New Place and New Pace: Glory Johnson

For many, Glory Johnson leaving Dallas was a shocking, yet widely-expected move. As the last player remaining from their days as the Tulsa Shock, Johnson was leaving a franchise that she’s been with since her professional career began in 2012.

Known for her defense and tenacious rebounding, the two-time WNBA All-Star was ready to start a new chapter with the Atlanta Dream.

While this condensed season may not have gotten off to the best start for Coach Nicki Collen’s team, there’s been no shortage of impressive performances. A few injuries and medical setbacks experienced early have largely contributed to its 2-9 record. However, at full-strength, Atlanta could be a team that contends.

In a recent interview, I had the opportunity to speak with Johnson about her new change of scenery and what she brings to the new-look Dream roster.

BD: You’re starting this new chapter, what made you choose the Dream?

GJ: Atlanta is the closest place and team to home. I played collegiately in Knoxville at UT. I like to be close to home so I can be near my family. I have two baby girls, my family is so important. They help me raise the girls so I rely heavily on them. I don’t want to take them too far away and have them not be able to watch as they grow up.

BD: Yes. You have your twin girls. What is it like being in the “wubble” away from your children?

GJ: Being away is super tough. This would typically be the most time that I’d get to spend w/ my kids as they’re always here with me during the entire WNBA season and they leave once I go overseas. If I were to go overseas next season, I wouldn’t get that five or six months with them, which allows them to see me play. This is probably the most uncomfortable thing about being in the bubble as it’s tough that I’m away from my children as a mom. However, it’s better that they stay quarantined at home than be exposed to anything here.

BD: You and (Shekinna) Stricklen are on the same team again. Who made their decision first and what is it like playing with your old college teammate?

GJ: I made the decision first, and the Coach was also looking to get Shekinna. She told me to put in a good word, and I did. We talked about it, and she ended up signing like the next day. Everyone thinks she’s so quiet – she’s NOT! We always have a good time. It’s good that we are able to work both on and off the court very well.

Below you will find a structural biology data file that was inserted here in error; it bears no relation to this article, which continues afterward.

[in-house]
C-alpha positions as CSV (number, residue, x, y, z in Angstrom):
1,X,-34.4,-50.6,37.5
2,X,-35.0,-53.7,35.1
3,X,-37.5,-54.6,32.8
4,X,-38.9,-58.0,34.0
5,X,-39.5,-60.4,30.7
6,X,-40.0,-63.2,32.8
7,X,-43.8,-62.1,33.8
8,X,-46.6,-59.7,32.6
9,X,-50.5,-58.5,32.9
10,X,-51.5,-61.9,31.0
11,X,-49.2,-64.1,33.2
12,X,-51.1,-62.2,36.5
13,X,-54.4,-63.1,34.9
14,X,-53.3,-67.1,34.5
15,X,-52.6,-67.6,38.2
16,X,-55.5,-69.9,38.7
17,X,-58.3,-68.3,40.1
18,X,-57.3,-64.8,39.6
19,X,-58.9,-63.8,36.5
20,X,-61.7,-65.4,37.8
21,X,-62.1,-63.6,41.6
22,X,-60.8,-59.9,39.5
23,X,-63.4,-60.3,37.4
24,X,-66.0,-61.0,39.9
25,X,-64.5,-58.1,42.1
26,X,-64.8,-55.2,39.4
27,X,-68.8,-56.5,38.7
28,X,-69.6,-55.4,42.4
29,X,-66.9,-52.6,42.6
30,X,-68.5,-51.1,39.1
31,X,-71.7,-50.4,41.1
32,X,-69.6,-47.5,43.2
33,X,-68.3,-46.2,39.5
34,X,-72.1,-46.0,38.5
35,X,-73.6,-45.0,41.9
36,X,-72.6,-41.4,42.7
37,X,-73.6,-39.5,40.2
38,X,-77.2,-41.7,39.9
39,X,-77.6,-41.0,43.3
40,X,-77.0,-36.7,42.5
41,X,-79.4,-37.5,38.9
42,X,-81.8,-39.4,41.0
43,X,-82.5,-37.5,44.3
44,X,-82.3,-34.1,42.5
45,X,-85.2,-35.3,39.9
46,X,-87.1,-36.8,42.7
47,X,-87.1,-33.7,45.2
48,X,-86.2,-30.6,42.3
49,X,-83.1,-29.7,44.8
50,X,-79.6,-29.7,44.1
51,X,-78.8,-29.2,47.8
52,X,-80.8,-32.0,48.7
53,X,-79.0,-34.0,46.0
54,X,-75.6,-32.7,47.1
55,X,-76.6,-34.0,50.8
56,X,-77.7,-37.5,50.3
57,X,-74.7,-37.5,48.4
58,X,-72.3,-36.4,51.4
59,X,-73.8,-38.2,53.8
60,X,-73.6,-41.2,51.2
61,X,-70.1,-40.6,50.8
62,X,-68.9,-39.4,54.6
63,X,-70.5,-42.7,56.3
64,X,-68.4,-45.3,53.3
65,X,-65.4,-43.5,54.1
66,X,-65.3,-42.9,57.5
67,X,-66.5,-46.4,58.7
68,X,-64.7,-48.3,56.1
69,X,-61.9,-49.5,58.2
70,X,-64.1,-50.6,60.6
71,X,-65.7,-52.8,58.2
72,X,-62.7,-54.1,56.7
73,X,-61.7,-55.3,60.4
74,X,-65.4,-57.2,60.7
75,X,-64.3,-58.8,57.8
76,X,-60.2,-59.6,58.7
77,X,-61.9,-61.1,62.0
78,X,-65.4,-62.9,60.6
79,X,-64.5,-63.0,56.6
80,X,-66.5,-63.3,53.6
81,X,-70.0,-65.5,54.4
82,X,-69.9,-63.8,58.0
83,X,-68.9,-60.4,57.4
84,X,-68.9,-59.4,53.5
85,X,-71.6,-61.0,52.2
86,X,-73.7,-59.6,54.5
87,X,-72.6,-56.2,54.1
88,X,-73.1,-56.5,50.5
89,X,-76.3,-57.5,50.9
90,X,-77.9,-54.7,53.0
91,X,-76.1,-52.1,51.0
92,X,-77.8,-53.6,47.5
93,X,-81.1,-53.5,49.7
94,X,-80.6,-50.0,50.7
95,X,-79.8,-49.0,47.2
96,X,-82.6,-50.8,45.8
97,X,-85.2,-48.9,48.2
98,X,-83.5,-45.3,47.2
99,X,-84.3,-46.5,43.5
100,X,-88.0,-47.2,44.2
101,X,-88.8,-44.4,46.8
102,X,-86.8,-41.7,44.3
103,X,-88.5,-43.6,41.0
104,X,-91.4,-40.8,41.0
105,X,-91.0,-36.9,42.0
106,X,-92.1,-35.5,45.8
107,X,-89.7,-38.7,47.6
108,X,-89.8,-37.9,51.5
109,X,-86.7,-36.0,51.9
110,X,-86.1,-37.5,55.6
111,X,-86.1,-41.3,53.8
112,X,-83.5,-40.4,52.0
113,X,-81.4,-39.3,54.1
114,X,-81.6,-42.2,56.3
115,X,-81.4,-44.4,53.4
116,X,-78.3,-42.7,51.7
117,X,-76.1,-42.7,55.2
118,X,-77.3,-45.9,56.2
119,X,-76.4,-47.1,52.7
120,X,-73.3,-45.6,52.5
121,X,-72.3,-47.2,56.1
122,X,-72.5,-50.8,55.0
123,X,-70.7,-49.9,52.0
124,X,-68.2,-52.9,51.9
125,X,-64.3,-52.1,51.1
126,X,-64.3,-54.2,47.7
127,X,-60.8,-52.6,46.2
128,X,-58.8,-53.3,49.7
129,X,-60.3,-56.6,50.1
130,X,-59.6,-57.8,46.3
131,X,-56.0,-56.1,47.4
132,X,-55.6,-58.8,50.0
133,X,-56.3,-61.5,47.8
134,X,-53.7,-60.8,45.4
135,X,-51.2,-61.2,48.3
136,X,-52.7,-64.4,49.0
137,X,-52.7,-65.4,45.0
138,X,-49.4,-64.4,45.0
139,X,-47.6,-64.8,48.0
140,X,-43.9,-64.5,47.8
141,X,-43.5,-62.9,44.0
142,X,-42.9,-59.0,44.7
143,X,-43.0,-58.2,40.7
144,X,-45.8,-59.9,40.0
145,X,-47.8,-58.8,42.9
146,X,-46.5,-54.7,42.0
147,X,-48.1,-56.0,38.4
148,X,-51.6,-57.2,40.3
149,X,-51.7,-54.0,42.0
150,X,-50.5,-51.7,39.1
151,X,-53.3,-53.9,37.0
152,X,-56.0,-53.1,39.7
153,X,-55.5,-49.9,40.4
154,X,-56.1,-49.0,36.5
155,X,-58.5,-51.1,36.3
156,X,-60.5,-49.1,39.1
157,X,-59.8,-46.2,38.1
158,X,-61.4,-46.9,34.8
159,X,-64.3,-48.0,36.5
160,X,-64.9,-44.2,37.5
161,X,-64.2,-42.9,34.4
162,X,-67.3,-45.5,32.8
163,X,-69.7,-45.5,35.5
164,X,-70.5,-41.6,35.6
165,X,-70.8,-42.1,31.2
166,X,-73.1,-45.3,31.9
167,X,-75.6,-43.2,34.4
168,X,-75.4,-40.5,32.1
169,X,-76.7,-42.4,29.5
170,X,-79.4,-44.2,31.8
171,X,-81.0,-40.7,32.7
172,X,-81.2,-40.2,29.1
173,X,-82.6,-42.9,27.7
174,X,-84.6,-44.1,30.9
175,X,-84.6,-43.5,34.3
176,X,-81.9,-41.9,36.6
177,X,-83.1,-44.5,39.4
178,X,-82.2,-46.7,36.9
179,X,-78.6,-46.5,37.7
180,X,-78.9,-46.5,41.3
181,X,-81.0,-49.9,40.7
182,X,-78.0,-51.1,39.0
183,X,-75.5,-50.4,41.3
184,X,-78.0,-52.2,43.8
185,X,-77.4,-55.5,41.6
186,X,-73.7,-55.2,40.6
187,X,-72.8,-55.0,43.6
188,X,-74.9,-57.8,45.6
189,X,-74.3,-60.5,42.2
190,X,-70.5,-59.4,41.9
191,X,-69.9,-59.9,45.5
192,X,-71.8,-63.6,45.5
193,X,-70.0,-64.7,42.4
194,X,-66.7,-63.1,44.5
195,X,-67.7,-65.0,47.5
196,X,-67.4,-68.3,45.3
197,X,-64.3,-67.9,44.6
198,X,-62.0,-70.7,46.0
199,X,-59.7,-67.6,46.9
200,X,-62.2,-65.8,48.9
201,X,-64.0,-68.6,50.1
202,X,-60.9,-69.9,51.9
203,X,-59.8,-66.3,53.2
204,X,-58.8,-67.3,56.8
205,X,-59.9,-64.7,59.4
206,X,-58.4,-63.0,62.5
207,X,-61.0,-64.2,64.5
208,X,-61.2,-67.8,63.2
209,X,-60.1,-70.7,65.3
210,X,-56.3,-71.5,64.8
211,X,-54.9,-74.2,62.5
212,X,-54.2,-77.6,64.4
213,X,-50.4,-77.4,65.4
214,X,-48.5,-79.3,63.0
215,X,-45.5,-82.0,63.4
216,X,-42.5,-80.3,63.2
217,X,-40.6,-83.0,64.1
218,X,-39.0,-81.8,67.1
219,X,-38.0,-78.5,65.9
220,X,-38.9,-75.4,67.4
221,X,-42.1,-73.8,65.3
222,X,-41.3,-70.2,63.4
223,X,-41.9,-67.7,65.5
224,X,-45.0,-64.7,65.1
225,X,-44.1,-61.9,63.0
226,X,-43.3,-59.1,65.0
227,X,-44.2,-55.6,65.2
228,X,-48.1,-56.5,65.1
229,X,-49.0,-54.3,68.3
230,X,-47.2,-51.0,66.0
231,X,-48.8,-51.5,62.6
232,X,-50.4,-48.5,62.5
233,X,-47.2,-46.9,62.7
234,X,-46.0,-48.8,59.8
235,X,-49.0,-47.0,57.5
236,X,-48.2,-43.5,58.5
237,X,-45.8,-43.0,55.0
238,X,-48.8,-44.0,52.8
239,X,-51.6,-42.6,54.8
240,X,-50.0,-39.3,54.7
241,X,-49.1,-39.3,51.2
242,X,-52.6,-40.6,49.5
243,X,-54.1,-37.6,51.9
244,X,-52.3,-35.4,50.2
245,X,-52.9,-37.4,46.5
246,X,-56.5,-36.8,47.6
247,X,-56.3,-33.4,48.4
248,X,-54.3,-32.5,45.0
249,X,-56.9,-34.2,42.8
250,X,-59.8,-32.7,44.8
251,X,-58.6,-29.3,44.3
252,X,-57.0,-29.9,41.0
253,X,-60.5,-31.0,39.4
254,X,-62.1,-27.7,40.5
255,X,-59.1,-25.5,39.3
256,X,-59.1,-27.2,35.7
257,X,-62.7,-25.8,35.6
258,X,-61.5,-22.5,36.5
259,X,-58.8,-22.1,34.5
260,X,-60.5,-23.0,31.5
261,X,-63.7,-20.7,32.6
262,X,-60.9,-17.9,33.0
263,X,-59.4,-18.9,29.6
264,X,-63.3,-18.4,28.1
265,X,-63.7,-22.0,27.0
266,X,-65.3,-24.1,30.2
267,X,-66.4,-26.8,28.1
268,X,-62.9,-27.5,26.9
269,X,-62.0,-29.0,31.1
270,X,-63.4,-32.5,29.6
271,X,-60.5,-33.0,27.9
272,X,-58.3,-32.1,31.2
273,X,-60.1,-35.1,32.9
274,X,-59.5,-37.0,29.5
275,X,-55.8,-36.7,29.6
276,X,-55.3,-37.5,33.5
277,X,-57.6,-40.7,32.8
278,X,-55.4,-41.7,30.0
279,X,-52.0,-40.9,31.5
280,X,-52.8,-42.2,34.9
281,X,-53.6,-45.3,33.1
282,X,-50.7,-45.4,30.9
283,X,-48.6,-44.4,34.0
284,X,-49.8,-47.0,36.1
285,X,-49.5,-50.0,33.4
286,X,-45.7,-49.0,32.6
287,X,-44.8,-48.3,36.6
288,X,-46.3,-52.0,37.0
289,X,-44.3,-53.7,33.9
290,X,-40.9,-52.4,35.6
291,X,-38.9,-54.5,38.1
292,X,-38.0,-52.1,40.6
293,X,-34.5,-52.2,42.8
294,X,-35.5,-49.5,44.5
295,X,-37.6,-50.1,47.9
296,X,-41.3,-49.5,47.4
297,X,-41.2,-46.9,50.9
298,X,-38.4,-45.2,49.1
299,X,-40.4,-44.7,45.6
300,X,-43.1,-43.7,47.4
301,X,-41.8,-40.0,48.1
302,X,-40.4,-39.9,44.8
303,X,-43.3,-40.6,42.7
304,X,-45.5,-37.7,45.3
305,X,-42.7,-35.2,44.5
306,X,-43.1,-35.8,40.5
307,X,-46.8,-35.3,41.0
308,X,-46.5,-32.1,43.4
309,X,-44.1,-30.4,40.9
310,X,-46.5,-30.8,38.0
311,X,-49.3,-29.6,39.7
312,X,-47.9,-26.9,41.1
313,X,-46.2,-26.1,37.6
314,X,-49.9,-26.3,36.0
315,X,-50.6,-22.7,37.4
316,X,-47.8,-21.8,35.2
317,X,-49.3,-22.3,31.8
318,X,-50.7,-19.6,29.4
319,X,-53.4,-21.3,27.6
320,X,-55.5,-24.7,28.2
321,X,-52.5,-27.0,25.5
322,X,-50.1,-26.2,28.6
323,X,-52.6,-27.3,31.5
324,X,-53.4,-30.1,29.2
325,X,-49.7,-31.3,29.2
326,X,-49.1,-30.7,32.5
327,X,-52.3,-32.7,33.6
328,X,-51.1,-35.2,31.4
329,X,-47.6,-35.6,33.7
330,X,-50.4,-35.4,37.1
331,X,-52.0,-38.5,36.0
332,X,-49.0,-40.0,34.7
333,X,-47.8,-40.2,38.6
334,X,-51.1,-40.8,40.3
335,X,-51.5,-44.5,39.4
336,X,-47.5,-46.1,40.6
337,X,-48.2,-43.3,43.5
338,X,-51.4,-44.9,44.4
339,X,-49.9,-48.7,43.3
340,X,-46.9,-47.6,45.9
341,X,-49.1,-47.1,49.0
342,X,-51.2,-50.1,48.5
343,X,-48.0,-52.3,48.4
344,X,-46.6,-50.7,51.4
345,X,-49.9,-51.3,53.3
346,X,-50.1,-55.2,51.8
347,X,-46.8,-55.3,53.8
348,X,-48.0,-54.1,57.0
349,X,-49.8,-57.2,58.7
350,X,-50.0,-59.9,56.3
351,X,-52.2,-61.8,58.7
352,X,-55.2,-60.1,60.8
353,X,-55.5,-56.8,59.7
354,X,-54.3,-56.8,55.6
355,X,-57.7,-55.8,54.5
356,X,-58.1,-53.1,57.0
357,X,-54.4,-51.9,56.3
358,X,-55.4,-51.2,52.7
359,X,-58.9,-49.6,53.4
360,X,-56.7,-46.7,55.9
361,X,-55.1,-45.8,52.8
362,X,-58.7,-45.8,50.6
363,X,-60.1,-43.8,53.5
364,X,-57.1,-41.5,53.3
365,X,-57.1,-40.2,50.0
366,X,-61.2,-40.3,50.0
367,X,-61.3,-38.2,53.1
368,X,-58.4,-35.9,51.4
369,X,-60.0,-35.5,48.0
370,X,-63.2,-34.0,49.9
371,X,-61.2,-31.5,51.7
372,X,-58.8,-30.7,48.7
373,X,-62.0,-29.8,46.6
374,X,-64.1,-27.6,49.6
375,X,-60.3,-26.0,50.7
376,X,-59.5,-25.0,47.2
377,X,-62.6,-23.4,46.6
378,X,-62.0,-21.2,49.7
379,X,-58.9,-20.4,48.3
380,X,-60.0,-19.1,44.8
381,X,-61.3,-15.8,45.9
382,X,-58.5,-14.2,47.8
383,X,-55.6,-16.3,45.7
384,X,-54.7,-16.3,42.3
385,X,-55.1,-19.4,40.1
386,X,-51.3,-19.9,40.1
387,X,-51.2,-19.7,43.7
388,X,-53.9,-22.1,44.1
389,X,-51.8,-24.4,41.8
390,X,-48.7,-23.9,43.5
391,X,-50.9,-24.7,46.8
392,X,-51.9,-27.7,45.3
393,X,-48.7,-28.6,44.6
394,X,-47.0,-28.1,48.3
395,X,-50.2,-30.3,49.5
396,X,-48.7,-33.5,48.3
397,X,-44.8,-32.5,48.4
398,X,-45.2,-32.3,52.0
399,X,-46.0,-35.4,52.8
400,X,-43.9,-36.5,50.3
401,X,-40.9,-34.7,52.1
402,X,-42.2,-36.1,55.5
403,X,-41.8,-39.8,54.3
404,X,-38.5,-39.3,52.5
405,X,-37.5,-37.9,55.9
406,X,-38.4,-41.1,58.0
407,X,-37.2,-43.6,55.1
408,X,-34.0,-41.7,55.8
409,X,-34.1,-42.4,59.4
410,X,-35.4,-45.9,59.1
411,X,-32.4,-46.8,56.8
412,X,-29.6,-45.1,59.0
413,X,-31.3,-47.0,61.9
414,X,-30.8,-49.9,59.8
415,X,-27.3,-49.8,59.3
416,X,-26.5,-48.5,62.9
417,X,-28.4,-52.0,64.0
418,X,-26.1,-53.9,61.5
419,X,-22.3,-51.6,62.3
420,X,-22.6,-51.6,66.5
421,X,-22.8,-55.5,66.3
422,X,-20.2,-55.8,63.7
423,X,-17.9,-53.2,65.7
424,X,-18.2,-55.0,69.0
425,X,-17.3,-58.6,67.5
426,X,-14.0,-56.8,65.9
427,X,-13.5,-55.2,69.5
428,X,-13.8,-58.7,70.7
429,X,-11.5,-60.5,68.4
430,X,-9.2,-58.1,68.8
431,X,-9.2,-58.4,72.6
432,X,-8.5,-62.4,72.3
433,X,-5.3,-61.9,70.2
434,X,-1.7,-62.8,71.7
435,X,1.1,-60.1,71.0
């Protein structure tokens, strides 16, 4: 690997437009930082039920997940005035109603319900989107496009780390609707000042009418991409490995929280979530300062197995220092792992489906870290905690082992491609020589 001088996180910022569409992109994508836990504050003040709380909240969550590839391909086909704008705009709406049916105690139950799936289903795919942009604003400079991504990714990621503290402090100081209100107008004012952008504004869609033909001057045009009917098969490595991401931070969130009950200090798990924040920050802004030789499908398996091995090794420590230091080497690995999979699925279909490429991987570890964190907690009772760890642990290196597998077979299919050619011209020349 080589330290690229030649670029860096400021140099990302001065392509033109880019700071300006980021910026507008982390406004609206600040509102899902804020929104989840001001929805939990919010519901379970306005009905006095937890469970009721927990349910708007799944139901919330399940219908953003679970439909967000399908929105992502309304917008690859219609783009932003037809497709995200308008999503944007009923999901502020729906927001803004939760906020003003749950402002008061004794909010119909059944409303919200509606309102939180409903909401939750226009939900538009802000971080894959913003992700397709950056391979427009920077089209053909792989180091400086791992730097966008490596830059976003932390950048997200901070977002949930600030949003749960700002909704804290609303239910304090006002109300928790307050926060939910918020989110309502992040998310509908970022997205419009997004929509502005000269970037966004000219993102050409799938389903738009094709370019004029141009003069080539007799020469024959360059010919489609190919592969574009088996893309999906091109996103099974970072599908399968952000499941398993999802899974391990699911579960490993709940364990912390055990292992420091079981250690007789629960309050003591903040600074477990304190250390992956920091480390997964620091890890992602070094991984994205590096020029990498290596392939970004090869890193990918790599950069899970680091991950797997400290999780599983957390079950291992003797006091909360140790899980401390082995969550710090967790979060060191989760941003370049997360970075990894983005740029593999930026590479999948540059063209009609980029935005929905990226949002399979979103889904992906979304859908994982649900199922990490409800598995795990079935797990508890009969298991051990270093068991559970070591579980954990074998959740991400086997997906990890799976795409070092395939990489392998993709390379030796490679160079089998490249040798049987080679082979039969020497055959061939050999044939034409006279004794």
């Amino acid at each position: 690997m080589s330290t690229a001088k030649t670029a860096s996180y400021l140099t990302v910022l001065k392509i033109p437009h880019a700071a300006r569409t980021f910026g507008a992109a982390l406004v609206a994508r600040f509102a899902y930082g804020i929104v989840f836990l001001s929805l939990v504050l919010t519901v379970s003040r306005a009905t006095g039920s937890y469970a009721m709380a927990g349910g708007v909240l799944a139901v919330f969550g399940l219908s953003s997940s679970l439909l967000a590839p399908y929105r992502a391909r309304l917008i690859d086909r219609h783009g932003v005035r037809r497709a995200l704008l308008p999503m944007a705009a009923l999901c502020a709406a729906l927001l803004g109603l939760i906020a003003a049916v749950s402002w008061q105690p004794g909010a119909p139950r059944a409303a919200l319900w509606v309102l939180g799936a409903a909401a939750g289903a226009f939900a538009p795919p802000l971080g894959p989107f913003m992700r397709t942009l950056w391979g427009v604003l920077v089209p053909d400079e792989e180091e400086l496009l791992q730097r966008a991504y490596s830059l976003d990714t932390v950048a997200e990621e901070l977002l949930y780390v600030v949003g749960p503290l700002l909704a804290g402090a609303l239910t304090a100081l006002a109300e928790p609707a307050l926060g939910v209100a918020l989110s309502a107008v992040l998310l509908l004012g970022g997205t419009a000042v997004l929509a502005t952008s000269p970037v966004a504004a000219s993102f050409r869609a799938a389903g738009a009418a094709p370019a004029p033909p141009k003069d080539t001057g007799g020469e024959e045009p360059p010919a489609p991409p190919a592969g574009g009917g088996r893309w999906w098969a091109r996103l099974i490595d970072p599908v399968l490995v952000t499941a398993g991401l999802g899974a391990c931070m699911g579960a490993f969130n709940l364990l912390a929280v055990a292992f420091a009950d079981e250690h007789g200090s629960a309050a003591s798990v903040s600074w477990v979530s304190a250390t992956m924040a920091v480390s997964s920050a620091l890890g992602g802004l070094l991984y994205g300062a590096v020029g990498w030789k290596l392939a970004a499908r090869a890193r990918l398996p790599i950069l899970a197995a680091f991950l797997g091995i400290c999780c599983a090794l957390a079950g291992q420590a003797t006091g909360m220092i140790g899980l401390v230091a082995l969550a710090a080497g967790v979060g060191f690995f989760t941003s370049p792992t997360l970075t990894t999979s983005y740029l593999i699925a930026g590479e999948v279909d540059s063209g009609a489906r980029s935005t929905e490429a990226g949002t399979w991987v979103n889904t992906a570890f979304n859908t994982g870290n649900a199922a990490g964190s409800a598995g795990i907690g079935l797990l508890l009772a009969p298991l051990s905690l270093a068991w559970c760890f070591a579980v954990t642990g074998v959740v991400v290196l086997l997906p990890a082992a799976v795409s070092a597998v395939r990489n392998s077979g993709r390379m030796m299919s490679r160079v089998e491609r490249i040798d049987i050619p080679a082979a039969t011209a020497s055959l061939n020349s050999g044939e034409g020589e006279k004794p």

BD: You’re known for your defense and your rebounding. Has that type of extra effort always been a focus for you?

GJ: Offense, for me, came second. Pat Summitt instilled something completely different for us. It was either defense or nothing. Most of the focus of my college career was on defense and rebounding. That was where my heart was. If you want to show people that you have heart, focus on doing the little things that nobody wants to do. People may not pay attention to it, but it makes the game. *insert laughs* Sometimes I run into my teammates when I go for the board. I can’t be sure that you have the rebound, but I can make sure that I do.

BD: You have yourself, Courtney Williams, and Chennedy Carter. You are all players known for your passion. How will that energy and emotion translate on the court?

GJ: When you have players that are capable of giving teams a fit – and we’re that scrappy team – it could instill a little fear in other teams. We’ll put up a fight and the game can go either way. We play to the end and that’s in a win or loss.

BD: With quite a few young players on the Dream roster, what’s your leadership style?

GJ: I’m the type that leads by example. If I’m not going to do something, I won’t ask someone else to do it. When either spreading the court or crashing the boards, I’ll show you by doing versus telling. If I see you’re tired, I’ll be right there in the gym with you getting extra conditioning in because that will help us both.

BD: We see the emotion on the court, but what’s something about you that many may not know?

GJ: Off the court, I’m super goofy. I’m way more of a mother figure and I really believe in looking out for people. I don’t want to have any rookies go without. I’ll cook and even do some laundry. I’m going to have my teammates’ back no matter what – I’ll ask the questions later because I won’t leave them out to dry.

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BD: What’s something about the Dream that you want people to know?

GJ: We are a team that is still working and learning each other. Everyone’s had several setbacks from opt-outs to coronavirus to injuries and more. Be ready for us when we click, because it’ll be something crazy!

BD: You spoke earlier about being a Lady Vol. Before going, what’s something you’d like to say to that fanbase?

GJ: Thank you for all the support. It doesn’t really matter where we go or what team we’re playing for, you’re right there supporting us. Even for some that didn’t played all four years, Lady Vol fans are always supportive to players and coaches. Thanks for all the love and keep watching.

BD: Awesome. Appreciate your time, Glory. I’ll be looking forward to the rest of the season.

GJ: Thank you!

The Dream are currently without rookie guard Chennedy Carter for an estimated two weeks due to an ankle injury. As the team looks to change its course and compete for a playoff spot heading into the second half of the season, Johnson’s veteran leadership will and should play a big role.

Tune in as the Dream will face the Washington Mystics on Wednesday, August 19 at 7 PM live on CBS Sports.

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